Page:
"..the present Romanesque style church was built and dedicated in 1895. Its seating capacity at that time was 1800 and it included two balconies, one above the other. The upper balcony became the choir loft. This building was to be the pride of the Polish community for decades to come.... Father Cieminski apparently had an interest in music and was responsible for the purchase and installation of a three-manual pipe organ thought to be built originally by the Skinner Pipe Organ Company. Dedicated in 1935, it has since been rebuilt but retains the original design. Its three divisions, one on either side of the lower balcony and one on the upper balcony where the console was originally located, remains an impressive site and sound to the present day.... The organ, as pipe organs often do, fell into bad times and was badly abused by an organ builder during the 1960’s. About 1980, the Lurth Organ Company of Mankato, Minnesota rebuilt the instrument and further developed its tonal capacities. It remains in working condition and is an important part of the musical heritage of this parish."
    Thanked by 1CHGiffen
  • CharlesW
    Posts: 11,951
    I will have to measure this weekend, because my estimate could be really off. Recently, I had two 500-watt halogens placed in the arch over the console, bringing the illumination up to 3,500 watts for the loft. It helped, but it can be hard to light a high-ceiling space like that. I am 20 feet higher than the main floor, and the ceiling is a good 25-30 above the loft in the center. My back is to the rail and I watch the front with a mirror. The choir is directly in front of me and I play and also conduct from the organ.
  • daniel
    Posts: 75
    The Romanesque building where I serve is over 100 years old. The pipe organ is in the loft, facing the rear of the church. The choir is seated in a semicircle around the console with the pipes above and behind. Seated there is room for about 24. Chairs removed would gain considerable space.
  • The co-cathedral in Houston has what has got to be the nicest loft I've ever seen. Seating for a gazillion, a separate level for instrumentalists--so big. It would be a great work environment. Of course, the organ is fabulous to play also.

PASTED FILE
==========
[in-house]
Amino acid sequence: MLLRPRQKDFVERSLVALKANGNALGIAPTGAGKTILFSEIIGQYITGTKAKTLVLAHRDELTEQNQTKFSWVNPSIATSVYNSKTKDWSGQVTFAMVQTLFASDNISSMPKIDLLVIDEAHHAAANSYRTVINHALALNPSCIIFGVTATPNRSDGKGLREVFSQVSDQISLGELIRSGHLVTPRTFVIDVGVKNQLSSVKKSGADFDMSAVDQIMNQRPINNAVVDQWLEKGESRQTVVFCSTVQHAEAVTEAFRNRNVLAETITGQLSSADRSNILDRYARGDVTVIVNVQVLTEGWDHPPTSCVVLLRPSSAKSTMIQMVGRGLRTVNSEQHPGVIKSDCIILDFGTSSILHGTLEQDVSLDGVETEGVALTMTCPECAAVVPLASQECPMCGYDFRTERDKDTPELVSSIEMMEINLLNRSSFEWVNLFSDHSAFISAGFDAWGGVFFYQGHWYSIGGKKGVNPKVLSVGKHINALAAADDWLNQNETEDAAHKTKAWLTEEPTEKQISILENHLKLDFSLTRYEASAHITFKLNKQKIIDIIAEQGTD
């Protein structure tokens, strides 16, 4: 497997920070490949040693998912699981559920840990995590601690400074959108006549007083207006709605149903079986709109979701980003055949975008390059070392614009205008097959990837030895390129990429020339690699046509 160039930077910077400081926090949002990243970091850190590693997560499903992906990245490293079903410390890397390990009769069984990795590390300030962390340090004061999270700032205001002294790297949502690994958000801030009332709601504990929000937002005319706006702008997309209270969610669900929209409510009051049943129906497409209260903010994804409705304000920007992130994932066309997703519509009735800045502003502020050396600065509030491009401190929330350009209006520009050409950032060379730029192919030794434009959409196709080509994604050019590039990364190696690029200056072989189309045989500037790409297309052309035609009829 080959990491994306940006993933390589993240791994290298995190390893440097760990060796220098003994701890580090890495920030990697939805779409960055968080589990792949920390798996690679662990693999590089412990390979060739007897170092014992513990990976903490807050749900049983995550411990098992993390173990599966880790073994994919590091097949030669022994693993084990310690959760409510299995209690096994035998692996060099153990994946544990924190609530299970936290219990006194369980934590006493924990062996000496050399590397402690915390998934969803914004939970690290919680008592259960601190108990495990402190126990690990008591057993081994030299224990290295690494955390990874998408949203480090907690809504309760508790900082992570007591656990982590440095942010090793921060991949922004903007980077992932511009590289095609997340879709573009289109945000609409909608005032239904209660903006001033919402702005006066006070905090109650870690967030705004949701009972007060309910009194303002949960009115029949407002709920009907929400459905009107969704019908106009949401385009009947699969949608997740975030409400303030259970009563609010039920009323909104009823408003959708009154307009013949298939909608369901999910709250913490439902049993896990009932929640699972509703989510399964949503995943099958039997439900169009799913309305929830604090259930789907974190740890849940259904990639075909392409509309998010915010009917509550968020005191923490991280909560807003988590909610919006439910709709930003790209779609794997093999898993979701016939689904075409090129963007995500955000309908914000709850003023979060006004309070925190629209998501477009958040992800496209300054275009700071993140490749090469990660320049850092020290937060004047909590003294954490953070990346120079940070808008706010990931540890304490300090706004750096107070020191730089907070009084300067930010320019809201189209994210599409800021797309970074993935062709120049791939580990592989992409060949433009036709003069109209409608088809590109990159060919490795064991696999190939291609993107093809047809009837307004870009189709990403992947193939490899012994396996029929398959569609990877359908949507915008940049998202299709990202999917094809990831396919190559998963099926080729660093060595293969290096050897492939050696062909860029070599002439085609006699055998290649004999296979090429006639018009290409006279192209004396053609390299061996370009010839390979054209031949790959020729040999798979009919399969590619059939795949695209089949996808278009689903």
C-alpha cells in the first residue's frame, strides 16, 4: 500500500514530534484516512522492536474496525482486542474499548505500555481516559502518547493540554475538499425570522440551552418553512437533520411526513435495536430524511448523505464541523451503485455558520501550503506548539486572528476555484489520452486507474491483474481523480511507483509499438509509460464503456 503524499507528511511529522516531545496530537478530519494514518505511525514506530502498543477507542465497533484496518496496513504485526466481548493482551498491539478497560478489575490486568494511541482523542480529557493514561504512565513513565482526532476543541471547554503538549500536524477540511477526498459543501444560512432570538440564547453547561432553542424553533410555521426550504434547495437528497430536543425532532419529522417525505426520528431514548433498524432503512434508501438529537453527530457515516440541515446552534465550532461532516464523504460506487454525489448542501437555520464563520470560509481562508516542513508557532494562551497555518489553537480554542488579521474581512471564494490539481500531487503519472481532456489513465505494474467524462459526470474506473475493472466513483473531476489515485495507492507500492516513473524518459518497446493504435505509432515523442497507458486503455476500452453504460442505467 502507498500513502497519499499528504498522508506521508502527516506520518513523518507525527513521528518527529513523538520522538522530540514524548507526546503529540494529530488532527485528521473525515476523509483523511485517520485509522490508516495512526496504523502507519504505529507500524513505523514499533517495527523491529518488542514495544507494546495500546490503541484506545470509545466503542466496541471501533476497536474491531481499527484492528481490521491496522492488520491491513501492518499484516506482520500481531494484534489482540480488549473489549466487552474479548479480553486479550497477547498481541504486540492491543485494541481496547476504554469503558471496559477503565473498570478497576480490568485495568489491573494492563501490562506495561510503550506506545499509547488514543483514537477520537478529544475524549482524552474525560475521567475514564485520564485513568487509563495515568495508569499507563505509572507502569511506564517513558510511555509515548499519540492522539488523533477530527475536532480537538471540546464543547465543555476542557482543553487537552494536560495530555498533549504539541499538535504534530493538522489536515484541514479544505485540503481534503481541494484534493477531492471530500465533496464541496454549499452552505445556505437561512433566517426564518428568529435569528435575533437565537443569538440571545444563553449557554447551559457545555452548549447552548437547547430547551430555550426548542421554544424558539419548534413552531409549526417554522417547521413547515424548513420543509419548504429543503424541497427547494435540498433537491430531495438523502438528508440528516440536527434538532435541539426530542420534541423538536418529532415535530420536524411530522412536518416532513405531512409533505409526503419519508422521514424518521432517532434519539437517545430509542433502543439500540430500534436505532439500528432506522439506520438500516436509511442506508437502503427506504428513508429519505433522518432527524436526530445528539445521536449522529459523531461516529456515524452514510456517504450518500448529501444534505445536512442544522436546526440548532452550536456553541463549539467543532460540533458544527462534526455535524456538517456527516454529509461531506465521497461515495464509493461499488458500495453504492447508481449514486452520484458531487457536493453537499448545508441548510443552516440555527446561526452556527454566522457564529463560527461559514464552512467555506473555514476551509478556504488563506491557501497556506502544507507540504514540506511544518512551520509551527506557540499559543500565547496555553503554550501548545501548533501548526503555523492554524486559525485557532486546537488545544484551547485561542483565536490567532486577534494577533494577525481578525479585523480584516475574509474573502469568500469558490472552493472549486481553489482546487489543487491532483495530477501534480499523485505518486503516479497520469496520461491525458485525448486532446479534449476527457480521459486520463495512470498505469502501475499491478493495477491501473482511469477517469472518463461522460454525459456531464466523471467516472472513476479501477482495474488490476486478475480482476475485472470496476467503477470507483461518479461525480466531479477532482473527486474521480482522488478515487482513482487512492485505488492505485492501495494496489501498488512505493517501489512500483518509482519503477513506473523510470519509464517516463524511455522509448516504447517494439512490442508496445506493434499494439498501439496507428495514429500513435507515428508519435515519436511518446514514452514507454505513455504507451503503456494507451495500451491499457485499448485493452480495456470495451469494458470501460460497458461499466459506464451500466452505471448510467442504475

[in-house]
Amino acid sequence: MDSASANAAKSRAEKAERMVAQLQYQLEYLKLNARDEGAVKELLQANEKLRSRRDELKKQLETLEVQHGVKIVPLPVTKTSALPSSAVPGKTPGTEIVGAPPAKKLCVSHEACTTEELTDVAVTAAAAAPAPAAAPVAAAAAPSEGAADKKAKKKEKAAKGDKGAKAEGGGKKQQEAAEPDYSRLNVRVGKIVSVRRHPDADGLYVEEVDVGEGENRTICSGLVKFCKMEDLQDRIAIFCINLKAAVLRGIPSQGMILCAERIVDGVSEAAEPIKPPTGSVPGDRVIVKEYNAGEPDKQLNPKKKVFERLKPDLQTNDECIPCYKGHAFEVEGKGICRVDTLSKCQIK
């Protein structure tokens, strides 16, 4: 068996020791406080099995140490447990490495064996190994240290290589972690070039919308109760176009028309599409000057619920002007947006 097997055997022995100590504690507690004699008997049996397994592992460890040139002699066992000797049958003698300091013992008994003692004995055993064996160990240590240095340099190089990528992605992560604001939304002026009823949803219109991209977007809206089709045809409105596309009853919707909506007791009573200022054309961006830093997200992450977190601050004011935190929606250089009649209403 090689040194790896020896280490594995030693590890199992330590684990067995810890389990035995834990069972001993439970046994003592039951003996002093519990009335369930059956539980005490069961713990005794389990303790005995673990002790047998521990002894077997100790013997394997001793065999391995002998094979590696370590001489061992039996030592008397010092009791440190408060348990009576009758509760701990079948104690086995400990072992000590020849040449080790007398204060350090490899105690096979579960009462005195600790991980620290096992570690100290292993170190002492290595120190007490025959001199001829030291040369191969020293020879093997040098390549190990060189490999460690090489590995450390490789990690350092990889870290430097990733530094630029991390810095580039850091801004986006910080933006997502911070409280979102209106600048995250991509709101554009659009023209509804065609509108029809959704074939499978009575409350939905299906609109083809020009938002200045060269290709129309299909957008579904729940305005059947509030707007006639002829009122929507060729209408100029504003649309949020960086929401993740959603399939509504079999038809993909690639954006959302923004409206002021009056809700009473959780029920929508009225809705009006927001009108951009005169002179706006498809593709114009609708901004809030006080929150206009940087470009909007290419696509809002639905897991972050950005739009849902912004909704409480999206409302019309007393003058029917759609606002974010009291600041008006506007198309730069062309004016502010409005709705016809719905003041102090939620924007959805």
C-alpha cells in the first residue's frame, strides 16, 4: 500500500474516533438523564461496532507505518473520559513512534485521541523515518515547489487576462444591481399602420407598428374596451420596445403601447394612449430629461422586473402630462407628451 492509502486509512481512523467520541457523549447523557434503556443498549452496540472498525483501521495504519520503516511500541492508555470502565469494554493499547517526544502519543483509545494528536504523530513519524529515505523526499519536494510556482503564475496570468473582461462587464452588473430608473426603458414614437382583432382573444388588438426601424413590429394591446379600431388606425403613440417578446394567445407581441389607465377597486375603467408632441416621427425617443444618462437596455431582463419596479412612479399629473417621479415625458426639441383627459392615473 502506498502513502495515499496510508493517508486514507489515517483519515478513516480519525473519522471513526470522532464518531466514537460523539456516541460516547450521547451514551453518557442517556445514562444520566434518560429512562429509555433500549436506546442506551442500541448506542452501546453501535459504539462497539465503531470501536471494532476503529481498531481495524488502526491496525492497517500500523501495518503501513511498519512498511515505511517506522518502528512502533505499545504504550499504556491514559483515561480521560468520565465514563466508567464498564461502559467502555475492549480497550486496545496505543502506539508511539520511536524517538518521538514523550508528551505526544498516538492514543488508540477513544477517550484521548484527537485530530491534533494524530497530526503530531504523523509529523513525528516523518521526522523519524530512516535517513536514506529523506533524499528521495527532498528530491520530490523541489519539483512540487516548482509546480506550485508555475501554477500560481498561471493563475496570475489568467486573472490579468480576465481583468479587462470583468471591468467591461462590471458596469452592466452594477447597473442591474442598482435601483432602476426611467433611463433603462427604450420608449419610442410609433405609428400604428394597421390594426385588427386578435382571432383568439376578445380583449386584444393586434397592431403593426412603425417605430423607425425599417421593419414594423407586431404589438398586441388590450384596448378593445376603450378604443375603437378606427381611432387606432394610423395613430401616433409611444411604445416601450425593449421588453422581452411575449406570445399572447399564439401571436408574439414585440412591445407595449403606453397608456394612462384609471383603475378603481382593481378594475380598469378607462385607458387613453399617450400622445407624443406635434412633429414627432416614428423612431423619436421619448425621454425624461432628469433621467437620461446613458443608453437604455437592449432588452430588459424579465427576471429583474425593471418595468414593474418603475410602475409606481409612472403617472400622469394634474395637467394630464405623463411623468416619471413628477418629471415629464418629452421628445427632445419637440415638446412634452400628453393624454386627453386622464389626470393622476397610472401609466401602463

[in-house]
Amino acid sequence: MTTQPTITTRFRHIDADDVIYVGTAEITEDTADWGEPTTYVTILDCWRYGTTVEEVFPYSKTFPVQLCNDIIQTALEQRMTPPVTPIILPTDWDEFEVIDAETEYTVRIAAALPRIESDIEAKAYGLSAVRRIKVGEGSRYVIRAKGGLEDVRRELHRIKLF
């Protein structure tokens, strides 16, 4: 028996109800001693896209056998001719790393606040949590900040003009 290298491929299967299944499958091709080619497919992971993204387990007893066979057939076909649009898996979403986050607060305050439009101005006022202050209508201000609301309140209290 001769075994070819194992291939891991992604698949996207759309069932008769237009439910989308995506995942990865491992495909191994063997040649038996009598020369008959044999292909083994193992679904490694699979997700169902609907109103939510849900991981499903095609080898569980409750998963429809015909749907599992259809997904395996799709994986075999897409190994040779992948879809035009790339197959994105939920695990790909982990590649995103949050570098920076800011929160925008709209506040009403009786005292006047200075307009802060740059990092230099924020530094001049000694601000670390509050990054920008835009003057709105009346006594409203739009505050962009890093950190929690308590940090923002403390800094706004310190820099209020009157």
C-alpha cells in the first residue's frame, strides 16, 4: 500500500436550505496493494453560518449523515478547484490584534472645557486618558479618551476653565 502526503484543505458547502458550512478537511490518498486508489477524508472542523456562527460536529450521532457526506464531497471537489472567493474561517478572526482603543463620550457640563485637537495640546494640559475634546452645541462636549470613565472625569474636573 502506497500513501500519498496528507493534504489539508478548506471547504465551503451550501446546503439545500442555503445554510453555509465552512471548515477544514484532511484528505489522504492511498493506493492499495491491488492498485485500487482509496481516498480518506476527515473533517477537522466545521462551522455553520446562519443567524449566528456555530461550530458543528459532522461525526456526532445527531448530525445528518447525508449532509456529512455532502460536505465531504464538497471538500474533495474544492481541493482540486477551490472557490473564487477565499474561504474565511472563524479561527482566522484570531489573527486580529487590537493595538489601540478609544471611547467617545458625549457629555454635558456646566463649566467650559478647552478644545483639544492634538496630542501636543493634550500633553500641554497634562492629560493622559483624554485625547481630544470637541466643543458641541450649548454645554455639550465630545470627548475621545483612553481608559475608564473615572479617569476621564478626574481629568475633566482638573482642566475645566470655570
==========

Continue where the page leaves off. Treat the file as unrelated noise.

If you're building a new building, I think a site visit to Houston would be in order.
    Thanked by 1Adam Wood
  • ClergetKubiszClergetKubisz
    Posts: 1,912
    Our church is small, so the choir loft is too. Our loft can handle probably 15-20 people (if you really squeeze them in), plus the Leslie 122 in one corner and the Hammond BV console in the other (at the front of the loft). The Leslie sits on a small two-shelf cabinet that also houses TONS of old music that cannot be used any longer since the new translation of the Roman Missal happened. We have two tiers of chairs for the choir, although nobody sits in the upper tier because we don't have that many in the choir, and I suspect we never did. The loft mainly serves as extra seating for parishioners as our congregations are steadily increasing in size, pushing the limits of what our small mission church can hold. There is one large, stained glass window in the center of the outside wall at the back of the loft (which is located at the back of the church), with an image of St. Peter that provides the most beautiful light when the sun shines. There is a small music library attached (about a 6 X 6 room with storage cabinets), but the light in there is on a timer and is not reliable (interesting how nobody knows how to neither reset it nor disable it): during night services, you can't see in the music library. The loft itself has two lights on the wall, which provide more than enough light to see when they are turned on. Issue is that if you're up there and the last person out doesn't know it, you're in the dark until you can get downstairs to turn them on again. There is also a floor lamp in the loft, just in case.